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Tim O'Reilly rushed through a throng of what he calls the "alpha geeks," 900 of the tech world's elite gathered for his summit on emerging technology.

He stopped suddenly for a brief chat with a disheveled MIT professor whose work is revolutionizing the world of neuroscience.

Then he was off again, bursting out with a new thought from eBay's billionaire founder, one of dozens of Internet pioneers he taps for insight on high-tech's future.

This is the life of O'Reilly: Founder of Sebastopol-based O'Reilly Media and a visionary who connects people and ideas in order to turn technological possibilities into realities.

His ability to spot revolutions in science before they happen is legendary in the tech world, and is often referred to as the "O'Reilly Radar."

He knew the founders of Google and Amazon before those companies became household names, and he's got their cell phone numbers on his iPhone to prove it.

He also knows the next generation of tech innovators, people who could become as widely known as Bill Gates or Steve Jobs in 10 years.

"Tim is sort of central to this whole tech universe," said Peter Biddle, whose company Trampoline Systems developed software that visualizes how people are connected. "He is a huge node in the network."

O'Reilly, 53, made his fortune and built up O'Reilly Media by using his foresight to publish computer books that became must-read texts for developers.

He published "The Whole Internet User's Guide and Catalog" less than two years after the World Wide Web was launched in December 1990 -- long before the Web's impact was clear.

It sold more than a million copies as people clamored to understand the Web. The New York Public Library named the catalog one of the most significant books of the 20th century.

His company created the world's first commercial Web site, Global Network Navigator, in 1993. The site was a forerunner of Internet directories such as Yahoo, with clickable ads and links to other Web sites. Two years later, O'Reilly sold the site for $11 million to America Online.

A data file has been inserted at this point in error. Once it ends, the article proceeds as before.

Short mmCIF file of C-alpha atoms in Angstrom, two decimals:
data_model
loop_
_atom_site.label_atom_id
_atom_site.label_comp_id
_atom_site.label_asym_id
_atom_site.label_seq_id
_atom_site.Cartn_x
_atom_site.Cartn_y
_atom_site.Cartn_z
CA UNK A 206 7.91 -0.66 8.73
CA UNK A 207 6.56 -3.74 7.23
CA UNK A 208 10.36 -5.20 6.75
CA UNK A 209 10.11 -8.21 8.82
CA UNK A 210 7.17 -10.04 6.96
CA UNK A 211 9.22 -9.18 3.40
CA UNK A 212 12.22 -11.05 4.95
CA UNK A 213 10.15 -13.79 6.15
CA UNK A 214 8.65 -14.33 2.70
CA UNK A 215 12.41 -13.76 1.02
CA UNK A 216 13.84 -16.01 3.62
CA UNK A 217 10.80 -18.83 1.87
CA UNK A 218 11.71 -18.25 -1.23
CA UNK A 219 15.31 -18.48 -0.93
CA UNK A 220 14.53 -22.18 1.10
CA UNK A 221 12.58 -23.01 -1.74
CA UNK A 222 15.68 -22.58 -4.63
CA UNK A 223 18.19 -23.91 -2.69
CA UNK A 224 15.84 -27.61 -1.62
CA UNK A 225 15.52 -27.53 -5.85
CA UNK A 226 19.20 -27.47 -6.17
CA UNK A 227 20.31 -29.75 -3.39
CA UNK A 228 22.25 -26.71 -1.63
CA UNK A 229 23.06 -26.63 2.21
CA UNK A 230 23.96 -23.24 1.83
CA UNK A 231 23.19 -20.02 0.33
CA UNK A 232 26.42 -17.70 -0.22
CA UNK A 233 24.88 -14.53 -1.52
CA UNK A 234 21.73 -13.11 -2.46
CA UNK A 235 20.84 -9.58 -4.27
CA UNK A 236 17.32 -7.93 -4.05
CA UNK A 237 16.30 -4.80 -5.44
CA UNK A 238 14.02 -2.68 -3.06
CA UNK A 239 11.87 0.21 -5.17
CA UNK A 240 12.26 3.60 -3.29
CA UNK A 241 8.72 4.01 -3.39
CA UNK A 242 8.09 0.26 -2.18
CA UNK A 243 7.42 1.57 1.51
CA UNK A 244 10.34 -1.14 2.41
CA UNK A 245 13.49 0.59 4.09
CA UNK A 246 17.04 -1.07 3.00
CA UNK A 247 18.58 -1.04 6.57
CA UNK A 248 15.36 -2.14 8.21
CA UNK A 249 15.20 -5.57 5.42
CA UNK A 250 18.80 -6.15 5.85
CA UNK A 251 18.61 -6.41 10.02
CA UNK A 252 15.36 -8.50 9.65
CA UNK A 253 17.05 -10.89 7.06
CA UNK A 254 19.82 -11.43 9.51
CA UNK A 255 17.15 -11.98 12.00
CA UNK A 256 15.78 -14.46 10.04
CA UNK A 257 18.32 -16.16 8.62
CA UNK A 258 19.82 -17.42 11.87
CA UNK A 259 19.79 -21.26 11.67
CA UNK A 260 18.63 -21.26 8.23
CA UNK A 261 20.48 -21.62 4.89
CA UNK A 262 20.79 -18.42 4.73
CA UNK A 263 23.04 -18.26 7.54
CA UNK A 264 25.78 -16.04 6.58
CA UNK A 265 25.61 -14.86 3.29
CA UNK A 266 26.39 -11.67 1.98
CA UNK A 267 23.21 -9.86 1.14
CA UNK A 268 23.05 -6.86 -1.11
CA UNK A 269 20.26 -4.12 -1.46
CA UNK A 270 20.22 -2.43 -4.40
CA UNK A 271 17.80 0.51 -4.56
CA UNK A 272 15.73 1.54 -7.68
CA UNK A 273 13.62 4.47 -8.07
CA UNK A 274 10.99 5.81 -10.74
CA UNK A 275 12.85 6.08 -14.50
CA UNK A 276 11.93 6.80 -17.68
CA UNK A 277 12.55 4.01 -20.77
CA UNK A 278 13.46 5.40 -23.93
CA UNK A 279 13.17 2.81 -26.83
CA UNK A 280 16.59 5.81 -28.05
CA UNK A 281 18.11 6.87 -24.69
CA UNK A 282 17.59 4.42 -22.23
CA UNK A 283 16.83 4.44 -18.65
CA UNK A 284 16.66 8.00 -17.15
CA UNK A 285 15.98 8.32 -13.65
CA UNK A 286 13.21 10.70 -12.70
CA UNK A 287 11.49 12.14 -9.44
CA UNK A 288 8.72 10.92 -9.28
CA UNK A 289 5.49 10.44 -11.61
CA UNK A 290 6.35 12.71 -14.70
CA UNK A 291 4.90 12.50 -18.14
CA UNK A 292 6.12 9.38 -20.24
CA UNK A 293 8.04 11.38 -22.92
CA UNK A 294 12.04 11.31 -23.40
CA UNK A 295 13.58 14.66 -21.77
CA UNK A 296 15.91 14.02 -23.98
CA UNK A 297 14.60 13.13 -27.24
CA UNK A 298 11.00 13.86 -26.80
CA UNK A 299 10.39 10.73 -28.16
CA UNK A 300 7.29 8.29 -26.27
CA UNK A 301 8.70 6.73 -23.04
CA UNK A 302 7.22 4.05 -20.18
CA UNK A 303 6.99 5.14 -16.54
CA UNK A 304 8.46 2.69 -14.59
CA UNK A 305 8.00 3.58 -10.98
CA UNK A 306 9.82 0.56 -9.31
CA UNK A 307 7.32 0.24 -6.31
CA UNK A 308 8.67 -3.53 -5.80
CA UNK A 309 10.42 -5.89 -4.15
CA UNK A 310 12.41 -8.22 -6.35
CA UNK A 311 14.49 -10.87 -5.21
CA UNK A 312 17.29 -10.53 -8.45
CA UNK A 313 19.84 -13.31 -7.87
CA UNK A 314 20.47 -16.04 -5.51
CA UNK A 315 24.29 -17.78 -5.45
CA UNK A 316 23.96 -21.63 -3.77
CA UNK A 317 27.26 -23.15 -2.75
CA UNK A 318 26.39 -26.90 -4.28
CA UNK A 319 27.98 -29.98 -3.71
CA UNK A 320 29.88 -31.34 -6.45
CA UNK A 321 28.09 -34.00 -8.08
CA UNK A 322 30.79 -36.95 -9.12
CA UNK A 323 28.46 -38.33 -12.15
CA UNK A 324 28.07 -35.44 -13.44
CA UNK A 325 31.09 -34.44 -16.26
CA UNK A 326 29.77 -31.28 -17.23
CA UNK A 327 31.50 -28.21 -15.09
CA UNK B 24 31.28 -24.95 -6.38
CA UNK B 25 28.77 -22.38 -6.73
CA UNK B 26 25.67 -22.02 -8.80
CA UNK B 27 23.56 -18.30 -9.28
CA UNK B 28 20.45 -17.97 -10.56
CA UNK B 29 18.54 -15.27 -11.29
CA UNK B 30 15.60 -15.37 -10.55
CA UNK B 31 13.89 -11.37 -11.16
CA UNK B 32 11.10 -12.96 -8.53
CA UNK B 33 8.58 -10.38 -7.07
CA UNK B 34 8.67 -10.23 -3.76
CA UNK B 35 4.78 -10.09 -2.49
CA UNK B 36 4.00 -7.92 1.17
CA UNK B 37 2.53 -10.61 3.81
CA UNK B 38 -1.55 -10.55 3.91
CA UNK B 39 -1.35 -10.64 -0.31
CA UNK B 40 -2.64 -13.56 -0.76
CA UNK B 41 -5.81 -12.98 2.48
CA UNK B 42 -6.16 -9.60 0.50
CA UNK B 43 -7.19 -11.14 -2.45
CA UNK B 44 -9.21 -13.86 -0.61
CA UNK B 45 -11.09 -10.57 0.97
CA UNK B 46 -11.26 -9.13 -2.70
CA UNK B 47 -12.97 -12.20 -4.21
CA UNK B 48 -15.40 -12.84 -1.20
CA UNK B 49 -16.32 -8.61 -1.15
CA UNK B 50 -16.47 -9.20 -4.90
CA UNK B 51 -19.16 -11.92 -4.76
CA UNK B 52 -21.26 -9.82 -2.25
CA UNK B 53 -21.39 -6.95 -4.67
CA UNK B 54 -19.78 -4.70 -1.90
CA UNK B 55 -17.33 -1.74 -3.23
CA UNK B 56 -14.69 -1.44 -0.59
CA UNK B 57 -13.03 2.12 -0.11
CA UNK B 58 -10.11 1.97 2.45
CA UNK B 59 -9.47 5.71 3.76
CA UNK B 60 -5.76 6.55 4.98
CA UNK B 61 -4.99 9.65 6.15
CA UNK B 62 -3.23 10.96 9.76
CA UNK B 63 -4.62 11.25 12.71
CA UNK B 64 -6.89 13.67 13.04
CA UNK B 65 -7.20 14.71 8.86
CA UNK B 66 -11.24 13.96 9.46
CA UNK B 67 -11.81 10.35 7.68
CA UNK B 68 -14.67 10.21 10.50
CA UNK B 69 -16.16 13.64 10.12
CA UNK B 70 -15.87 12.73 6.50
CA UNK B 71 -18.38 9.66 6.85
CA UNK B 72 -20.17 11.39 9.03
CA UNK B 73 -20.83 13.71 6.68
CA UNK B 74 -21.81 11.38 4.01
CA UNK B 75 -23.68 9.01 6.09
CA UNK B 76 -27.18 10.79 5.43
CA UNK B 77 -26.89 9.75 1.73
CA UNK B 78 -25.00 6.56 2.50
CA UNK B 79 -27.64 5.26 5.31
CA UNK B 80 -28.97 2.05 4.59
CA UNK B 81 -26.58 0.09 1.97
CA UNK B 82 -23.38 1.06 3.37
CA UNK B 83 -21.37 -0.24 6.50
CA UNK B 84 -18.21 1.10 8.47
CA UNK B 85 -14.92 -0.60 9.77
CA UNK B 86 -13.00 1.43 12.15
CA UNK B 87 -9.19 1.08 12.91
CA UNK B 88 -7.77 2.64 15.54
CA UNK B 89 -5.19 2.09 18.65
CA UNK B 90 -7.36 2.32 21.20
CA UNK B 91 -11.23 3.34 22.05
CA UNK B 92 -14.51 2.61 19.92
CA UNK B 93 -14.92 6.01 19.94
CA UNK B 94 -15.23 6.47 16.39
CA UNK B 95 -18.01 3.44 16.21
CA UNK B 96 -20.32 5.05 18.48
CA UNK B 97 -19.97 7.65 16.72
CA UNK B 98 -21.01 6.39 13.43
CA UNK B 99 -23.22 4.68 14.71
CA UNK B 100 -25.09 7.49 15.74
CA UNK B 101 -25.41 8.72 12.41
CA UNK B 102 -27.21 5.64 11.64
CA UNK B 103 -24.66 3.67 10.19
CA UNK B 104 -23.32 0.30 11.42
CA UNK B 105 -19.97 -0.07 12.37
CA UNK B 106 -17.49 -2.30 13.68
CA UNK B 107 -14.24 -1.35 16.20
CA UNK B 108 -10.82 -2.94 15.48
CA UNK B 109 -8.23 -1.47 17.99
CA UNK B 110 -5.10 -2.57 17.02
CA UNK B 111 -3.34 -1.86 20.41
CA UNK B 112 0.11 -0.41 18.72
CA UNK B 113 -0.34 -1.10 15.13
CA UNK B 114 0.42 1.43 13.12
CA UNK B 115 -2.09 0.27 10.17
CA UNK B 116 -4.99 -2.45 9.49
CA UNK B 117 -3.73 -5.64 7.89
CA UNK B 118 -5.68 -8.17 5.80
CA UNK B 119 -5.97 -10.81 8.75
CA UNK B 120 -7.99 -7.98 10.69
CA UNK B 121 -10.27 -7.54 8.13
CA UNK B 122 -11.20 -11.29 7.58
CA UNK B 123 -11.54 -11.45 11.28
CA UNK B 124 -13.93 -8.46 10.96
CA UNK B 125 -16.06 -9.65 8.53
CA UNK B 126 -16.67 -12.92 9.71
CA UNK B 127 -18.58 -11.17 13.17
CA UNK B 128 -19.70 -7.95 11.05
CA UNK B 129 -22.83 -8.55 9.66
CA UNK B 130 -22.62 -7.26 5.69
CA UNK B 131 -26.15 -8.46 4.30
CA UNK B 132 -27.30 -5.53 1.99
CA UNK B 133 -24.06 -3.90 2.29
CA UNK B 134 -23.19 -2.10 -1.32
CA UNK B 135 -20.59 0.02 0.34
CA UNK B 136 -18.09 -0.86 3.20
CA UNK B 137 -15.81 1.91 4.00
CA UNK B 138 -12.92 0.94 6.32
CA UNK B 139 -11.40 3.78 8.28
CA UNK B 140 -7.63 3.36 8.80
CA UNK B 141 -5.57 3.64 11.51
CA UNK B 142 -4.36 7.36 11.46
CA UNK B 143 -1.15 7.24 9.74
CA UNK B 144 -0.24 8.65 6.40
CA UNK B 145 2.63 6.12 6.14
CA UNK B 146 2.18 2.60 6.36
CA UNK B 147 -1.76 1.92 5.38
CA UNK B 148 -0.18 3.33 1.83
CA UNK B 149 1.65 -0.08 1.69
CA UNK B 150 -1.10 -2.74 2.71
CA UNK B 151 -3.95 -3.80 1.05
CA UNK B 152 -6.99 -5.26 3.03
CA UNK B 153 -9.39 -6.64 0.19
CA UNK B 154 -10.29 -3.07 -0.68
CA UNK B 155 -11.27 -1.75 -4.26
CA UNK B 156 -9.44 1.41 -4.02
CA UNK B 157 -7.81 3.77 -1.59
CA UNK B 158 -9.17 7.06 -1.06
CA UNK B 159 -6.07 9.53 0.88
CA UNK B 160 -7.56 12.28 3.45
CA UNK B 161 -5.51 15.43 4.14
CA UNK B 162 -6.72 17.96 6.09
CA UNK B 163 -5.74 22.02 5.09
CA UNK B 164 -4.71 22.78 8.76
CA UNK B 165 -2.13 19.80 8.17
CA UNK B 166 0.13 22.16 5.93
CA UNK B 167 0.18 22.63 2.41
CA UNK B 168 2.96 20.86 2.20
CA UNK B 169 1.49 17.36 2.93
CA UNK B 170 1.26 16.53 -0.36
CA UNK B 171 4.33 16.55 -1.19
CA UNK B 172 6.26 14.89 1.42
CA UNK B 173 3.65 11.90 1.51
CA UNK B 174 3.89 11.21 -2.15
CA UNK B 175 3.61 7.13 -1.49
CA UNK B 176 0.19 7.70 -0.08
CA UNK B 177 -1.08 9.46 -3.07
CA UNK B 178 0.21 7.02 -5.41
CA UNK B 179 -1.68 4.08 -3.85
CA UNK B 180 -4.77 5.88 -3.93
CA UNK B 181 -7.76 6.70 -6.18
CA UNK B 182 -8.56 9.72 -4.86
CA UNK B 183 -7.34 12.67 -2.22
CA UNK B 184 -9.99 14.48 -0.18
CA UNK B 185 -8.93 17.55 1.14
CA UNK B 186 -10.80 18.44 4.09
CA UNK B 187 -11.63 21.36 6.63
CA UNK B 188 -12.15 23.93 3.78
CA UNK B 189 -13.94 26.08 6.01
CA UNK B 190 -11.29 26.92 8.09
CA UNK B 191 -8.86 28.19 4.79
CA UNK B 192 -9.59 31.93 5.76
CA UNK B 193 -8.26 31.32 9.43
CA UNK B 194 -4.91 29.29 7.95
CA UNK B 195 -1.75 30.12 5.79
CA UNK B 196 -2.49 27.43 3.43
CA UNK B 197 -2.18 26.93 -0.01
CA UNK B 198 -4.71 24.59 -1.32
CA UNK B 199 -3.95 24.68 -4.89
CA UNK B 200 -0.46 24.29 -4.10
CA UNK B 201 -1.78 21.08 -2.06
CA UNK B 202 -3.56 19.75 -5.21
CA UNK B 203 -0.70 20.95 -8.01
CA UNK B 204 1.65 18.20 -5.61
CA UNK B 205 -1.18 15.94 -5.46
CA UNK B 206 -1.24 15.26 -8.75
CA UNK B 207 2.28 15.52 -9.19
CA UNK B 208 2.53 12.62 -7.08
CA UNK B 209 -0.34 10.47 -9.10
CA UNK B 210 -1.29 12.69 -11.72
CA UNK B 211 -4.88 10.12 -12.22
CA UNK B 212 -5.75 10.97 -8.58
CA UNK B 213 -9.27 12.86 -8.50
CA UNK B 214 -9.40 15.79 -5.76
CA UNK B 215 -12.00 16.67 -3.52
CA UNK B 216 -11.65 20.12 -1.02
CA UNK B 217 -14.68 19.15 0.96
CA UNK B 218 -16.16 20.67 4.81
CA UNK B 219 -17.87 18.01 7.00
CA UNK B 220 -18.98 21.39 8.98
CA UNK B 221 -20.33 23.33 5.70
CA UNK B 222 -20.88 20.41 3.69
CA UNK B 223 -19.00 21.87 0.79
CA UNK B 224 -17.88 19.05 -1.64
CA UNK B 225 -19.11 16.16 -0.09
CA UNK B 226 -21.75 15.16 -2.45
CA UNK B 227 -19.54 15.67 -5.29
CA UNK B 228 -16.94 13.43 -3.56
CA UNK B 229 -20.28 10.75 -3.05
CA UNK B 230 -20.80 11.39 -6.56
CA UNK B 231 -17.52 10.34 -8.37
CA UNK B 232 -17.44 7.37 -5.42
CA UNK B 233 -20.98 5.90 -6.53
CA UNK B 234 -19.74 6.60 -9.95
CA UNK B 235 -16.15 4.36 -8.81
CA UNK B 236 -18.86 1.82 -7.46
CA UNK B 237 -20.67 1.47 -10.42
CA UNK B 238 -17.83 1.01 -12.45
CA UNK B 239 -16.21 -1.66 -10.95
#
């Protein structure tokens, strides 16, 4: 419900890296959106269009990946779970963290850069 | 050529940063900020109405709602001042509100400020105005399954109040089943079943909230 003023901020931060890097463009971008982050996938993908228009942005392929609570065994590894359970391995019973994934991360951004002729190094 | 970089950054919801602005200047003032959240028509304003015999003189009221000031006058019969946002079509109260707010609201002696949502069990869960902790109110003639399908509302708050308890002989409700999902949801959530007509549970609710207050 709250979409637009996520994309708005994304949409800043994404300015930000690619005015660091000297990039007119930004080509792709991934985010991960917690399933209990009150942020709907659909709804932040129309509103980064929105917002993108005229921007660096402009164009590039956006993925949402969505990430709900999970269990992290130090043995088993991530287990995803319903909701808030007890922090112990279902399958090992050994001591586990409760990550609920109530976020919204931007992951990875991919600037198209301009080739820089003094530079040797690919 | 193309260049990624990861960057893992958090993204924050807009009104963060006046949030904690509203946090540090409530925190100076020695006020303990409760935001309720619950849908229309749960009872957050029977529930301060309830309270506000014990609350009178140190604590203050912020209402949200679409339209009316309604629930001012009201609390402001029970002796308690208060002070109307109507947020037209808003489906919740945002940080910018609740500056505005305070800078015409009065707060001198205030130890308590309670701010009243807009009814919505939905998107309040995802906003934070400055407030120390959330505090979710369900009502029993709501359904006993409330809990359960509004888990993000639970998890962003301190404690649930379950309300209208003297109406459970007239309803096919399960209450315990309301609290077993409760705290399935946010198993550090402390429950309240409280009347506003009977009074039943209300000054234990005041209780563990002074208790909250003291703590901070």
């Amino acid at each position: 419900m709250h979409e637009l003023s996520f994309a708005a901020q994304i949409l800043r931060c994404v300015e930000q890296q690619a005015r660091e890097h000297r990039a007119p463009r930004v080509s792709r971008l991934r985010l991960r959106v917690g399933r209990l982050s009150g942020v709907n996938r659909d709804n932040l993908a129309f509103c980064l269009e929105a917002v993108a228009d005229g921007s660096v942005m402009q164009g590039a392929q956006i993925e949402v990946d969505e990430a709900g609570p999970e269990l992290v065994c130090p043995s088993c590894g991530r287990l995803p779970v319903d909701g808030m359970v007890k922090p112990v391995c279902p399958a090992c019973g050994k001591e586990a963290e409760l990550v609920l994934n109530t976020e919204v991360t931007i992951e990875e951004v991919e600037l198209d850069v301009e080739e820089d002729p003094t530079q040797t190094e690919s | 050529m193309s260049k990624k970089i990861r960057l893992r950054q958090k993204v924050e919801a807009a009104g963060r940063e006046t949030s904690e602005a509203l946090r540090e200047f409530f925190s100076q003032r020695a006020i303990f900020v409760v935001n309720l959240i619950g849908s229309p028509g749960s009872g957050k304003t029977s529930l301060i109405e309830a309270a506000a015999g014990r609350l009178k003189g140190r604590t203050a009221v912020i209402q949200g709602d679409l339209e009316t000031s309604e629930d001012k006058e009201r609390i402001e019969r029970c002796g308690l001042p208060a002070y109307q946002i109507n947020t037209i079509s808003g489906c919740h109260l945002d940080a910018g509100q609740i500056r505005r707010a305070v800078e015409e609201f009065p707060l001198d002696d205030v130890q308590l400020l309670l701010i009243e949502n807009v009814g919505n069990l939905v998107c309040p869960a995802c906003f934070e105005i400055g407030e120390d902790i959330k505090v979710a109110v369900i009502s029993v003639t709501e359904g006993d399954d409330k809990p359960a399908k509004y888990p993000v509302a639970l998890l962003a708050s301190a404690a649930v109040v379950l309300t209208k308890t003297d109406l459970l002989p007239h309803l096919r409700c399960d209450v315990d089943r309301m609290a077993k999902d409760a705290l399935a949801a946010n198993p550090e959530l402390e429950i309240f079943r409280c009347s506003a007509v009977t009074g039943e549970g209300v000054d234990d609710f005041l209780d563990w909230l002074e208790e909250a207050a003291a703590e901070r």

Connecting people

Today O'Reilly Media employs about 120 people at its three-story complex, built seven years ago in a former apple orchard on the north side of town.

O'Reilly hardly looks like the chief executive of a company with annual revenues in excess of $70 million.

Rather, he is the man with the graying beard, jeans and a corduroy sports coat over a T-shirt who roamed the hallways of Marriott Hotel in San Diego, where his trademark technology conference was held earlier this month.

"A lot of what I try to do is connect the right people," O'Reilly says.

His life has been a journey from a curious, 9-year-old boy growing up in San Francisco, buried in the futuristic stories of science fiction books, to the study of classics at Harvard University and a decision in 1989 to move his company from Massachusetts to Sebastopol.

O'Reilly's style of leadership is more akin to the holistic lifestyle of west Sonoma County than Wall Street's bottom-line mentality.

"Profit is not the most important company goal. Profitability is desirable like good health is desirable in your personal life: without it, nothing else goes well," O'Reilly wrote in an employee handbook in the late 1980s. "If I were to boil my company vision down to one sentence it would be this: To make money doing interesting and worthwhile things."

For O'Reilly, his passion is identifying cutting-edge technology that might appear to be science fiction or magic today, and devotedly pushing it into everyday existence for tomorrow. While his childhood heroes wrote about science fiction, O'Reilly's body of work is helping meld far-out ideas into gadgets, Web sites and medicines that could pervade our everyday lives.

"I'm trying to make things more interesting," he says.

Quinn Norton, a San Francisco-based tech journalist and frequent speaker at O'Reilly conferences, put it this way: "If Tim really wanted a jet car, he'd throw a conference, invite some jet car enthusiasts and talk about how great it would be to have a jet car and then sit back and wait for someone to build him a jet car."